Wednesday, January 04, 2012

The Humanities Effect: history jobs and salaries

Andrew Smith starts 2012 with some provocative data on job prospects and salary prospects for Ph.D candidates in history.  He starts with American data that suggests about 30% of history PhD candidates who complete their degrees within ten years go on to tenure-track jobs in academic history departments.  The American author, Robert Townsend, finds this troubling. Smith suggests it may a reasonable percentage, and points to the good non-academic jobs others find.  I'm not sure Townsend's data support that optimism. If I read him right, only 30% are tenure track, but nearly 70% (tenure track included) are working in and around universities and colleges, and another 11% are still working on that doctorate. What's left out of Townsend's data are career situations of the 50%+ who drop out before completing the doctorate.

Andrew then moves on to the shifting salary expectations of historians, both from the American data and his Canadian experience.  Historians are suffering "the humanities effect," he suggests.  Salaries for professors in the humanities tend to be relatively low, and History has been gradually migrating from the better off Social Sciences section of academia to the disfavoured Humanities.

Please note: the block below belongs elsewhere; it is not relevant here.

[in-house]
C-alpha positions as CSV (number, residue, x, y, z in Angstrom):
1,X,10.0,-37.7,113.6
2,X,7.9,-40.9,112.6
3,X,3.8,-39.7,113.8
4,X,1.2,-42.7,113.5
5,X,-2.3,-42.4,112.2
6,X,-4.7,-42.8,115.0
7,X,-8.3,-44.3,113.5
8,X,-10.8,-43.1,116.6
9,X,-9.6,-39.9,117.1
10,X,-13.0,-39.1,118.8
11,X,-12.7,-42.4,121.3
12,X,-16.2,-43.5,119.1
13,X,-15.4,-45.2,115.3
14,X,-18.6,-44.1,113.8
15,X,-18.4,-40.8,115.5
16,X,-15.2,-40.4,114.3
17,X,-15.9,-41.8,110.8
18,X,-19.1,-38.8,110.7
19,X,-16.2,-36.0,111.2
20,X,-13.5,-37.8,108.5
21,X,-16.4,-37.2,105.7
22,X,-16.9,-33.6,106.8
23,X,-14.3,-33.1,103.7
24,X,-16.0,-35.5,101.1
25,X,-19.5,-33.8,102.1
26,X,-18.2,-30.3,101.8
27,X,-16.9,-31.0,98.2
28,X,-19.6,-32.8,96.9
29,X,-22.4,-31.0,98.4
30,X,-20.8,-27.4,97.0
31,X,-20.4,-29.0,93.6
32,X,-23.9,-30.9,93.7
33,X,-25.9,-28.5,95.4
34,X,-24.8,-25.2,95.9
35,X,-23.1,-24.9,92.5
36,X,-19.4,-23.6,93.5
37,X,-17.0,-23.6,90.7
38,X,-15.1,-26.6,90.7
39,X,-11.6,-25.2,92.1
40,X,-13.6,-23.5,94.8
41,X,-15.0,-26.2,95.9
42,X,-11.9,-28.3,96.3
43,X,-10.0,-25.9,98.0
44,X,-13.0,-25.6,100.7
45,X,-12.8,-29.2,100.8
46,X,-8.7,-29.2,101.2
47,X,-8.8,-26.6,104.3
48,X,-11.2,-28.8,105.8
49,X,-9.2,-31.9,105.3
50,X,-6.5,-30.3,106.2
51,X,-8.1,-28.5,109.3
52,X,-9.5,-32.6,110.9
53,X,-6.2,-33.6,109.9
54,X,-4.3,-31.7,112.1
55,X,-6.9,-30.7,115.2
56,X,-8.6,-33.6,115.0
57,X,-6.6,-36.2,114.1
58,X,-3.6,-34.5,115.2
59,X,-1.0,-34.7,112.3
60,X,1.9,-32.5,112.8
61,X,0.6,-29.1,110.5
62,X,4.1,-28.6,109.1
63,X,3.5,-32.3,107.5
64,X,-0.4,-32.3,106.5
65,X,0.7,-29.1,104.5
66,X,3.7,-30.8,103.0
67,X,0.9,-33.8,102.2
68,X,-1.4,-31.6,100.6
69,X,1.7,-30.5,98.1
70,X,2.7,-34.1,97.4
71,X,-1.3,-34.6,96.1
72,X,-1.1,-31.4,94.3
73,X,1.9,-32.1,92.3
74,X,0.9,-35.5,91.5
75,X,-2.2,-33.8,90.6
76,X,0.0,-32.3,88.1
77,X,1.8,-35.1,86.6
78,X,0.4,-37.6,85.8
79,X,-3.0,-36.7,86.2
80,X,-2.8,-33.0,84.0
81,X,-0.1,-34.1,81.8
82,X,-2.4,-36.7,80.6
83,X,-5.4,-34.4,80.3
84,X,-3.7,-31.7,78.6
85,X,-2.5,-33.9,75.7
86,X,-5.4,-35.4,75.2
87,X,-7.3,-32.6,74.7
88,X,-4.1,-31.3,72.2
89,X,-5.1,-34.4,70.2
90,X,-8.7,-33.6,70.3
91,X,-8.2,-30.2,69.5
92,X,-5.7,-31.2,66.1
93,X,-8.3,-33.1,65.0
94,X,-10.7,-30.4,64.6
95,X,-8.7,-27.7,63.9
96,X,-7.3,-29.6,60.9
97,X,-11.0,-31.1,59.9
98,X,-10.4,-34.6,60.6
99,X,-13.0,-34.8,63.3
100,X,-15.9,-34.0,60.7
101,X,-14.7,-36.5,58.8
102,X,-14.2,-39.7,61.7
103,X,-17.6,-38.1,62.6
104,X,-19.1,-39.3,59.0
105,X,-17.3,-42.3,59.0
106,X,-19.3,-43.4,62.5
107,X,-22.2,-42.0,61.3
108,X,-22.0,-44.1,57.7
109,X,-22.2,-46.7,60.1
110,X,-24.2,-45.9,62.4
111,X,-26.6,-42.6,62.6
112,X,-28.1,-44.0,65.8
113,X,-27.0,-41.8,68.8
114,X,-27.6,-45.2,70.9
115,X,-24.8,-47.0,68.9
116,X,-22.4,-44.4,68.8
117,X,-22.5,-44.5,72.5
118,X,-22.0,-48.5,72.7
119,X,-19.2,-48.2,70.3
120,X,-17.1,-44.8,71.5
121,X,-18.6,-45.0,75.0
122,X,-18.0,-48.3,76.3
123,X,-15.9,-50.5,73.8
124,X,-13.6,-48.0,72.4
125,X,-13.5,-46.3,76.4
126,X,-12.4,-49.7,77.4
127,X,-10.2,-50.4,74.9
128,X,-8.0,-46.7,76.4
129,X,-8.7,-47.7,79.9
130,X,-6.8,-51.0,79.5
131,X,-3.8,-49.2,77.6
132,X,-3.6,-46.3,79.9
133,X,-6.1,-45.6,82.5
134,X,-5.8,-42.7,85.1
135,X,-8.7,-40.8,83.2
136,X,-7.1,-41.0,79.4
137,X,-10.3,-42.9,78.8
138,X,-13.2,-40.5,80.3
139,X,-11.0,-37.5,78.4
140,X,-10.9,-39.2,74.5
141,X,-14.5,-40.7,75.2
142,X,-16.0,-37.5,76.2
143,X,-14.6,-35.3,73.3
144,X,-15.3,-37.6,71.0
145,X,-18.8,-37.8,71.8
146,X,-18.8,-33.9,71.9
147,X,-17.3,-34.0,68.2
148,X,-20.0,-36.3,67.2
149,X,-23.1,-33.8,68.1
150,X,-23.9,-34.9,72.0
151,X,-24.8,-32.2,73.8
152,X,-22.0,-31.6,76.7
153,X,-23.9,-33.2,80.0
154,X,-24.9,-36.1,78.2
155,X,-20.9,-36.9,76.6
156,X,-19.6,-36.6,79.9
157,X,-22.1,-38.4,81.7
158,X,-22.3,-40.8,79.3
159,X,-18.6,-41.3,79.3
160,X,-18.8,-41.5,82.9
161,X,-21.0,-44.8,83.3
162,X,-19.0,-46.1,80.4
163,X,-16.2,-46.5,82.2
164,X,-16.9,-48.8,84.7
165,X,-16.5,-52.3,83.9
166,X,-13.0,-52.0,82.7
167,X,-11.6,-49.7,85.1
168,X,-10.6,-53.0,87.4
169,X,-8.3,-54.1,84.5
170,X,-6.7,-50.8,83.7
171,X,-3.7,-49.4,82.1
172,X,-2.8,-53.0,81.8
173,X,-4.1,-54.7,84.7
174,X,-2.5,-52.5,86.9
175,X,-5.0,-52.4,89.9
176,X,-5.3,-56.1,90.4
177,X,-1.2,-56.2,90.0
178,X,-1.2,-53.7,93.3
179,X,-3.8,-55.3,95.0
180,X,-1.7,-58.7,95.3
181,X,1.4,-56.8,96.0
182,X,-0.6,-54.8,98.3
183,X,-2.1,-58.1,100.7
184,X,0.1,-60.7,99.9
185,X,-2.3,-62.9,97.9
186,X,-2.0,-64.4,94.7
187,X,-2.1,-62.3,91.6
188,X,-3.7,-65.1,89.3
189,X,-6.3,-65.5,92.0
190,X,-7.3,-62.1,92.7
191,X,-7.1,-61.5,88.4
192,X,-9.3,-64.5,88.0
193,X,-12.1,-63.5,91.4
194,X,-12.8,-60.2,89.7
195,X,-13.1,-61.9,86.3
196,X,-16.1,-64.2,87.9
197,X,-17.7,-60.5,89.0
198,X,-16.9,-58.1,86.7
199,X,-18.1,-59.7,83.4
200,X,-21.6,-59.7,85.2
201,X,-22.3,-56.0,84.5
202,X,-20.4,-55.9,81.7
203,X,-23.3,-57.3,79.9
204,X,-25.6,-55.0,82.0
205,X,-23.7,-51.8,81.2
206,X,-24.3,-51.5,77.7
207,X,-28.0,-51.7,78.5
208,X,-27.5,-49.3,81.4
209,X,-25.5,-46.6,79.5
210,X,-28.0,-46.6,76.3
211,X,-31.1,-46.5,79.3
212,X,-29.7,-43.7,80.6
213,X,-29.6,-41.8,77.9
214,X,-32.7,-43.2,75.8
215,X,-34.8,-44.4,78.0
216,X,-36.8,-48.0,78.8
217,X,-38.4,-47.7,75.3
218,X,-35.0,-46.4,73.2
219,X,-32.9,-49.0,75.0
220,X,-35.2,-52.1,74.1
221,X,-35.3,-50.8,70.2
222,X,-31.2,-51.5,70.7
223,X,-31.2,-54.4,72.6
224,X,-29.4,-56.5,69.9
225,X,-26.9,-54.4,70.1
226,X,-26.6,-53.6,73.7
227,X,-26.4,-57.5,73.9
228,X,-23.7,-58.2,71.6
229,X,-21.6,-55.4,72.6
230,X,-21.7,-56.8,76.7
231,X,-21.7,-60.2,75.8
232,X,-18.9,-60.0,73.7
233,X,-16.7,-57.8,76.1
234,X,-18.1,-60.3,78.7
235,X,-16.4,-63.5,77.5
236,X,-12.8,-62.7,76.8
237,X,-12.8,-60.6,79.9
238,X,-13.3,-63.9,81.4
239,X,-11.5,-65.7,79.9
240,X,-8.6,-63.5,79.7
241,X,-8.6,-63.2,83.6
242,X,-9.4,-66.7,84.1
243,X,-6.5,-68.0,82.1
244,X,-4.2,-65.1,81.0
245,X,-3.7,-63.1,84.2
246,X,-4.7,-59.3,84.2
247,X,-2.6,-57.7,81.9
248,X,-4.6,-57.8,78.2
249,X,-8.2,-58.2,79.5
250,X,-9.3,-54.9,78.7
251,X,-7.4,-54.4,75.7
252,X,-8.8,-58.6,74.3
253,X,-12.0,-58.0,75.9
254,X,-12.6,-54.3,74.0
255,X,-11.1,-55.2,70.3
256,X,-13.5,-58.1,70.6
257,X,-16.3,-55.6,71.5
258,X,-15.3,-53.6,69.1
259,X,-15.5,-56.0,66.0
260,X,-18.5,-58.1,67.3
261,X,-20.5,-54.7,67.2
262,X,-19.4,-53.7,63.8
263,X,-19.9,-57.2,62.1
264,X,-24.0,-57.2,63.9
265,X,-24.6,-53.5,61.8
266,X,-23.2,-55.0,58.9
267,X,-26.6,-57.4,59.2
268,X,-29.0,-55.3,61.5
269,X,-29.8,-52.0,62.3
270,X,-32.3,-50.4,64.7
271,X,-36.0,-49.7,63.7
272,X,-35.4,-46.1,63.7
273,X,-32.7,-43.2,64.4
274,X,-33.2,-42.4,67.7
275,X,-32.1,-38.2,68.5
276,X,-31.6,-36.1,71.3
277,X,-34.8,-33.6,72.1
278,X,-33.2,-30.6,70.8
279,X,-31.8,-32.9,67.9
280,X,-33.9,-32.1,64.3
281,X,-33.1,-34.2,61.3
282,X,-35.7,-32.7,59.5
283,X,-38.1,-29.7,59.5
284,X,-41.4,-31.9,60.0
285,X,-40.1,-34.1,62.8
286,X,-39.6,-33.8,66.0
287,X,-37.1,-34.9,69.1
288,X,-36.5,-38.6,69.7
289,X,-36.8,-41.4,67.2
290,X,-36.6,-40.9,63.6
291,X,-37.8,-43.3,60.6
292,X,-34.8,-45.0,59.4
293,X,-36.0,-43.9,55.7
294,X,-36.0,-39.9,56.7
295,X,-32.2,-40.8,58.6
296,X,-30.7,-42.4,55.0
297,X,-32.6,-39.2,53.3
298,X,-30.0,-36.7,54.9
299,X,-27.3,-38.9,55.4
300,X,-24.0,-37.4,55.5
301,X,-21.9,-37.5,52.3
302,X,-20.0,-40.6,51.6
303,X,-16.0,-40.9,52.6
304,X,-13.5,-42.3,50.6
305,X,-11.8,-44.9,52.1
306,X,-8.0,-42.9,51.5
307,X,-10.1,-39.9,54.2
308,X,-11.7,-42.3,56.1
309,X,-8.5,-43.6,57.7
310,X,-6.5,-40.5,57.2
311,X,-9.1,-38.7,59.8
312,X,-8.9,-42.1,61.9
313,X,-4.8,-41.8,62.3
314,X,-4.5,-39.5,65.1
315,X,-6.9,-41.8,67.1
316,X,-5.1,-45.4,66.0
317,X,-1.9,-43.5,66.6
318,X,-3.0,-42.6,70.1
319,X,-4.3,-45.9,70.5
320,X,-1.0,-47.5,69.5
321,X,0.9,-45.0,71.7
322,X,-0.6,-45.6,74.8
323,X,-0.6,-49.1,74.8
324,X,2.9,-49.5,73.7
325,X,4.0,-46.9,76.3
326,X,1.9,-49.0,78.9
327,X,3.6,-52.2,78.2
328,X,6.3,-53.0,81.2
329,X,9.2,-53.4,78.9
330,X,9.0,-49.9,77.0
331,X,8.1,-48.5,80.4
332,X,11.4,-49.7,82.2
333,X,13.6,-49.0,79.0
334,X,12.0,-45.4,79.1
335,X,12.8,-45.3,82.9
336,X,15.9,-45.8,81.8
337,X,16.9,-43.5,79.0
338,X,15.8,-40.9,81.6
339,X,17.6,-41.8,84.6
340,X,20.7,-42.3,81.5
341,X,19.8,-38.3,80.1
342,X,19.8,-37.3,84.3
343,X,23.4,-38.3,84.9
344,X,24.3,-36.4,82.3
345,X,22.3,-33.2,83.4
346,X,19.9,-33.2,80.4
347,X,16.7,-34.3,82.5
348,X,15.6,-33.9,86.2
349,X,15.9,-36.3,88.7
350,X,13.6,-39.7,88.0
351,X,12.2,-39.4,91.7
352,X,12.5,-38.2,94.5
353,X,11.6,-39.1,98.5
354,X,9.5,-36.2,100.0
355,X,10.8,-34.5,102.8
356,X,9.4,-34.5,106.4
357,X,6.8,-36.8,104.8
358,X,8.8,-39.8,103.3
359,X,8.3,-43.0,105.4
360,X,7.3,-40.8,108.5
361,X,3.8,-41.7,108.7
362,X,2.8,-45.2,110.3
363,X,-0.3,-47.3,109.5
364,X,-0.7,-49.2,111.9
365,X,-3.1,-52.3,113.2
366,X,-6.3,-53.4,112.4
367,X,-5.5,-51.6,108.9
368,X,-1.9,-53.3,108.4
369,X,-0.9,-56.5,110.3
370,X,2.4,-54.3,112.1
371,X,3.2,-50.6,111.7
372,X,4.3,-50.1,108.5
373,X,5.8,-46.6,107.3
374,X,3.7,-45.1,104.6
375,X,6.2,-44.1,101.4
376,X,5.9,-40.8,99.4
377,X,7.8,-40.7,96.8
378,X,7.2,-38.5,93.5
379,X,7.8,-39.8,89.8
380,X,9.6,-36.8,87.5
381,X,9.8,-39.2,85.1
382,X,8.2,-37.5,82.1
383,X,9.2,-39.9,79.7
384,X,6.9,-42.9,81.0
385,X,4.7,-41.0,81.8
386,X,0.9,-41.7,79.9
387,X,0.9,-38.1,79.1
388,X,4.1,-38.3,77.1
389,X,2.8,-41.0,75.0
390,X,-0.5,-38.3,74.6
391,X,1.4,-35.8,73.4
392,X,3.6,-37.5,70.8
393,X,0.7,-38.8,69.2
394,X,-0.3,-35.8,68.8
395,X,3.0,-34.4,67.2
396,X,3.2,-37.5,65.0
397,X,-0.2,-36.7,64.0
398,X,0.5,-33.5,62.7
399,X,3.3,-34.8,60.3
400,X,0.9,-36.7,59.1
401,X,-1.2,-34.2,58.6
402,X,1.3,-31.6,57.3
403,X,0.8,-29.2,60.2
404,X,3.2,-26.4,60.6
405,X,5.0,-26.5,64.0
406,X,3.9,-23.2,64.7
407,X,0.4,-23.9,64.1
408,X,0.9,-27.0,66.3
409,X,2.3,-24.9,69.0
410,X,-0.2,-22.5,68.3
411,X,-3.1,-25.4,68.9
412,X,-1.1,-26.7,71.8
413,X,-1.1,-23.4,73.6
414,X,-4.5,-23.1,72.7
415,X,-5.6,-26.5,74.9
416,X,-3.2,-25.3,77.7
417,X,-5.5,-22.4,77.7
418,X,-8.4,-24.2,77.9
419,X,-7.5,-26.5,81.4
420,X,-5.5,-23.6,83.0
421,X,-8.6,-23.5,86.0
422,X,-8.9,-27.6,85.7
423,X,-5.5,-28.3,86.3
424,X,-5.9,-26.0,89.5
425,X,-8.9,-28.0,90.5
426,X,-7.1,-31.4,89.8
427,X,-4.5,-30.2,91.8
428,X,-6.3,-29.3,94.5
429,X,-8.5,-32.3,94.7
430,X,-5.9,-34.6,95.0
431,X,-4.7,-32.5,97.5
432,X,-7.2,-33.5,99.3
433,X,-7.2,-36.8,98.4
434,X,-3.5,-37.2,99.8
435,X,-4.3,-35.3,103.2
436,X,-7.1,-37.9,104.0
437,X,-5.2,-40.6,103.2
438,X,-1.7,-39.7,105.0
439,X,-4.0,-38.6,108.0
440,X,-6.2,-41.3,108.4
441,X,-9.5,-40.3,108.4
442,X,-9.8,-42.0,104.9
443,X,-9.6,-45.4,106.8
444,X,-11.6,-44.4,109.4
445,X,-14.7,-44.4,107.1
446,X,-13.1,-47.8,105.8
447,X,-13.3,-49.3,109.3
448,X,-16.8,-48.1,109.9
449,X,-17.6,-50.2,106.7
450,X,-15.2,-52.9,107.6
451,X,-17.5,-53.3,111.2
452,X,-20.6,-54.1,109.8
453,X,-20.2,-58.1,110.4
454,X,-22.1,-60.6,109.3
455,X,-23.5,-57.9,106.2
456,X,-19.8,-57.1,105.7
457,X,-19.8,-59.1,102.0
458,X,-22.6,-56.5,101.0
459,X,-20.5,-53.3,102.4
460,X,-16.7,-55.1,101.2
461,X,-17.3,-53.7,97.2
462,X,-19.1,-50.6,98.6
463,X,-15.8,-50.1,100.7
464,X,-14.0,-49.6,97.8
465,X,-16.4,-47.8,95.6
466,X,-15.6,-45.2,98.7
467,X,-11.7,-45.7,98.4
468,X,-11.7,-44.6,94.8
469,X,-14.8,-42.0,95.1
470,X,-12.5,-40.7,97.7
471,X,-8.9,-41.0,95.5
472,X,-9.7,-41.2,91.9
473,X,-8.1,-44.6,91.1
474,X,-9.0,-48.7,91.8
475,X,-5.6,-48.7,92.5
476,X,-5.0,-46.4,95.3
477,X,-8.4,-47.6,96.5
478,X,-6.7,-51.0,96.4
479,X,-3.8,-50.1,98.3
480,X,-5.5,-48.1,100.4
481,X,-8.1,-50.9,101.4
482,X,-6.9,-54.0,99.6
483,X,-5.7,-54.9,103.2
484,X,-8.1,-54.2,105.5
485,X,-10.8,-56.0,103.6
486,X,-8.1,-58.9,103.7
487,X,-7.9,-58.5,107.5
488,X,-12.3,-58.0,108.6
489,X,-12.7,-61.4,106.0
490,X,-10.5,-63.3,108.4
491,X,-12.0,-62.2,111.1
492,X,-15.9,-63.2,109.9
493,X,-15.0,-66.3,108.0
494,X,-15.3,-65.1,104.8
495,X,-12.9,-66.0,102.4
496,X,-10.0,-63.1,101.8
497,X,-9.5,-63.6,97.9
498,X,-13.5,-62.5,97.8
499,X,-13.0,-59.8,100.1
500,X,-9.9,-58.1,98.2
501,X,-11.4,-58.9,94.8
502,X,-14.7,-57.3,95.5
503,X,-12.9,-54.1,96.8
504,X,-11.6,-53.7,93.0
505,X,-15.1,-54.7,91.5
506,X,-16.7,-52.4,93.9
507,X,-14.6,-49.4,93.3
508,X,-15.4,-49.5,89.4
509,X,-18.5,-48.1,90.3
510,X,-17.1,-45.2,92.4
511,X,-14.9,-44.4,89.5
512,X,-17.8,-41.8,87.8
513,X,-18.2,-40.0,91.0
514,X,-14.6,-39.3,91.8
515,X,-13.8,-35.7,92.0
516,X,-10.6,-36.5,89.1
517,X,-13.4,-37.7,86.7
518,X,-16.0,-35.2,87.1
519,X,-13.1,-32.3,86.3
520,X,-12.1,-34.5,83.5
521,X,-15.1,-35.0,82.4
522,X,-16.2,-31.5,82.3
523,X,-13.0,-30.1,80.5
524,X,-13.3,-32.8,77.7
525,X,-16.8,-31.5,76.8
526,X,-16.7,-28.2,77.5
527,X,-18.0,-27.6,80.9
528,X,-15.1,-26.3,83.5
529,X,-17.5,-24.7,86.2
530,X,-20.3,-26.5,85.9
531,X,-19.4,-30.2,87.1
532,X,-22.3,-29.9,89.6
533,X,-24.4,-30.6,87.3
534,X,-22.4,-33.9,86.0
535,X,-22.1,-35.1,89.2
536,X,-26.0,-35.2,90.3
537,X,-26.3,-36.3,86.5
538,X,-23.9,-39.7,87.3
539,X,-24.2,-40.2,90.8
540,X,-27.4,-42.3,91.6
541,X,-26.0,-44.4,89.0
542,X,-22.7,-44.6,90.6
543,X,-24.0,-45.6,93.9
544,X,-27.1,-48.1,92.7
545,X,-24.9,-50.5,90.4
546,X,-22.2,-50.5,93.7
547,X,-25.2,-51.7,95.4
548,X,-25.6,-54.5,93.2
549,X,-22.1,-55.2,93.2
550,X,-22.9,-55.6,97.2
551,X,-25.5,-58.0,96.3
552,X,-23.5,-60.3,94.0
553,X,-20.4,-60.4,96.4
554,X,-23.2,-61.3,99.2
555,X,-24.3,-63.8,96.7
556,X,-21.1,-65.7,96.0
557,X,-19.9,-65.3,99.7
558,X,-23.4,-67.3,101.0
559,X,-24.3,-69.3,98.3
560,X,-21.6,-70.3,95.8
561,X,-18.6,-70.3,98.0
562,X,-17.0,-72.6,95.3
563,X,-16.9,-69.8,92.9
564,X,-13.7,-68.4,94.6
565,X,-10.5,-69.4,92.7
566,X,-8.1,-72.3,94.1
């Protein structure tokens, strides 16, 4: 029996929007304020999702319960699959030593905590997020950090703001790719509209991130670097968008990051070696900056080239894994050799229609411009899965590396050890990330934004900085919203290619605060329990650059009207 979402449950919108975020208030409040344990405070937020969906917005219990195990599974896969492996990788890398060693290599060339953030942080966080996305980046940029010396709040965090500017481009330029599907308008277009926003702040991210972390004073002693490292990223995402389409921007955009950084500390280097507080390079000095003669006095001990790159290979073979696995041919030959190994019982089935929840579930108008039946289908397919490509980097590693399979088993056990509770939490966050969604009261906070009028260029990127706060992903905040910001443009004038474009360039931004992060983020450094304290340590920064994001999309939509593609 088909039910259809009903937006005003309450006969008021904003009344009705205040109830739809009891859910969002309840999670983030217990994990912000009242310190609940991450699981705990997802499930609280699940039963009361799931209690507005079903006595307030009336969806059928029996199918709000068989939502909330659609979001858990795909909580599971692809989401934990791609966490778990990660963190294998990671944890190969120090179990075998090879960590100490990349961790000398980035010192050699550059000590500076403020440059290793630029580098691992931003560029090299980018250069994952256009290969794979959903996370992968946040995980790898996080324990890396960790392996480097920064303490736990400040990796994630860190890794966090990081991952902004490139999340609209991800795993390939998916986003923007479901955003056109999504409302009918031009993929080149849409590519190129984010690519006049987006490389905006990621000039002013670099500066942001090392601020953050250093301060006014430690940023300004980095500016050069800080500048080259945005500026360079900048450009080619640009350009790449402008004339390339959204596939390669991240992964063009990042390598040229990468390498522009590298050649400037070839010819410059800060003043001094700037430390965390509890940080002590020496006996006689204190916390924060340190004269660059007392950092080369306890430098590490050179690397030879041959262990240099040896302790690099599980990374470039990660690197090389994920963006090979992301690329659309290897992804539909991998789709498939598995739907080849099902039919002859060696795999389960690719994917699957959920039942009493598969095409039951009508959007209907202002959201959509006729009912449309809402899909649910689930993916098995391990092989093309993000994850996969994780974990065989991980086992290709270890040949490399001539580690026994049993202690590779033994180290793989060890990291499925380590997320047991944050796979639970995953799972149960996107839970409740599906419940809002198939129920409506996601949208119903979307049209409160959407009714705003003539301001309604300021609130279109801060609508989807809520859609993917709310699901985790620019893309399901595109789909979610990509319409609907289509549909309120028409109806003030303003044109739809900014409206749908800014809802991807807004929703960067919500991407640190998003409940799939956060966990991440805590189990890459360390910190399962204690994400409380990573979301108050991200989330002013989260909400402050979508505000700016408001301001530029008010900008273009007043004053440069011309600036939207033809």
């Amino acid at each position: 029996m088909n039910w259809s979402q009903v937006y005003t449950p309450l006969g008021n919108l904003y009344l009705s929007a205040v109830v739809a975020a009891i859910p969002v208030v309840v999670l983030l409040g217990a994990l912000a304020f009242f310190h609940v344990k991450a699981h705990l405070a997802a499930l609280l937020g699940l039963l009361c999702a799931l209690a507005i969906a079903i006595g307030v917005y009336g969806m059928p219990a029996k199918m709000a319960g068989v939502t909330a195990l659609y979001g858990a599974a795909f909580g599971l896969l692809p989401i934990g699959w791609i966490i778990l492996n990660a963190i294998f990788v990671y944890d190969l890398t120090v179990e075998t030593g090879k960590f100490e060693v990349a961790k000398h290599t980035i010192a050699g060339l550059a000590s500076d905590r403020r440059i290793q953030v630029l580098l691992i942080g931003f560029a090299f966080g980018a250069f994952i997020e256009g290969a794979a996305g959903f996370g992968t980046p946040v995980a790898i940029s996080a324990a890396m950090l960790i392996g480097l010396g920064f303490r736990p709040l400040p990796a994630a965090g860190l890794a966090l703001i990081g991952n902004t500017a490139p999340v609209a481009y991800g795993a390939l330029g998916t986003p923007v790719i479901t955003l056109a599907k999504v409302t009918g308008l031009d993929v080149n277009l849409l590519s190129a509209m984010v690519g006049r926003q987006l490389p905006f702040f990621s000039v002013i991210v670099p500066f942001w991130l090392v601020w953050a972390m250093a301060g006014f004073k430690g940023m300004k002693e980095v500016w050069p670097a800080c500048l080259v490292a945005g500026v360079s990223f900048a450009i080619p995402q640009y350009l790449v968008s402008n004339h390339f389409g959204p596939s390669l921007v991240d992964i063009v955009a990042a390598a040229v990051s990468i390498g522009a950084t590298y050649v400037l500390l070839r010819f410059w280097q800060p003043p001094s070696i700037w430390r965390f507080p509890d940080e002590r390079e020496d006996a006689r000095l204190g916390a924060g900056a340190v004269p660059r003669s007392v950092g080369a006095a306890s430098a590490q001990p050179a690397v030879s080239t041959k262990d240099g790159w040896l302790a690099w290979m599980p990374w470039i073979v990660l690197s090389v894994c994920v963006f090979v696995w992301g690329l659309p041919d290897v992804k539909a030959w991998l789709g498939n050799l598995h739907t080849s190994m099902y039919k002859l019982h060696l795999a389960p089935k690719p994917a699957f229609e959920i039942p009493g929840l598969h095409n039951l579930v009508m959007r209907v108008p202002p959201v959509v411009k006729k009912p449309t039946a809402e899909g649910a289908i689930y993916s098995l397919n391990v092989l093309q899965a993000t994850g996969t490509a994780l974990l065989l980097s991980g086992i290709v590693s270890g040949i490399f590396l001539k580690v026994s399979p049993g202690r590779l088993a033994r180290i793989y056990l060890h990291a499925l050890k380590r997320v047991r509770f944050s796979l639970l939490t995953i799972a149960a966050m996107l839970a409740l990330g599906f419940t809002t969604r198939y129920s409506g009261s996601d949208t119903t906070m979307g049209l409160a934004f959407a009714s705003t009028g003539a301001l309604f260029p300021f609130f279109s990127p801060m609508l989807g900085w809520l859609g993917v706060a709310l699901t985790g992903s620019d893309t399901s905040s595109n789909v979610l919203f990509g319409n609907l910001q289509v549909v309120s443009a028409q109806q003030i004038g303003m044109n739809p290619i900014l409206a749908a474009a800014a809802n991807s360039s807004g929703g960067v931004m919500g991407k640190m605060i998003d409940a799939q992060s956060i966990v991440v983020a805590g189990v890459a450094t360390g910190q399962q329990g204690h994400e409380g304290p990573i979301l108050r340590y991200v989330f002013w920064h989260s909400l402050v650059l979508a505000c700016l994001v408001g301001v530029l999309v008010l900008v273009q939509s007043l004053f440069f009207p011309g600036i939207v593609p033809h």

He seems to suggest this is a matter of prestige and perspective -- reflecting the relative value society places on sciences versus humanities.  But surely there is also a market factor.  Scientists and even social scientists are like lawyers and engineers: their academic salaries are driven up by the fact that there are well-paid alternatives outside the university.  Well-paid jobs for English and history specialists at the PhD level -- not so much, and universities know it.

Update, January 6:  The Tenured Radical also had thoughts on the academic job market.  She argues that history needs to give more respect and attention to "public history," since that's where the jobs -- and often the important work -- are.  But she thinks of raising the prestige of public history as a way to justify all the otherwise unemployable PhDs the universities want to produce.  Myself, I suspect the PhD program really does only work well at producing tenure-directed academics; public historians need a different education, one that I suspect PhD programs can never provide efficiently.
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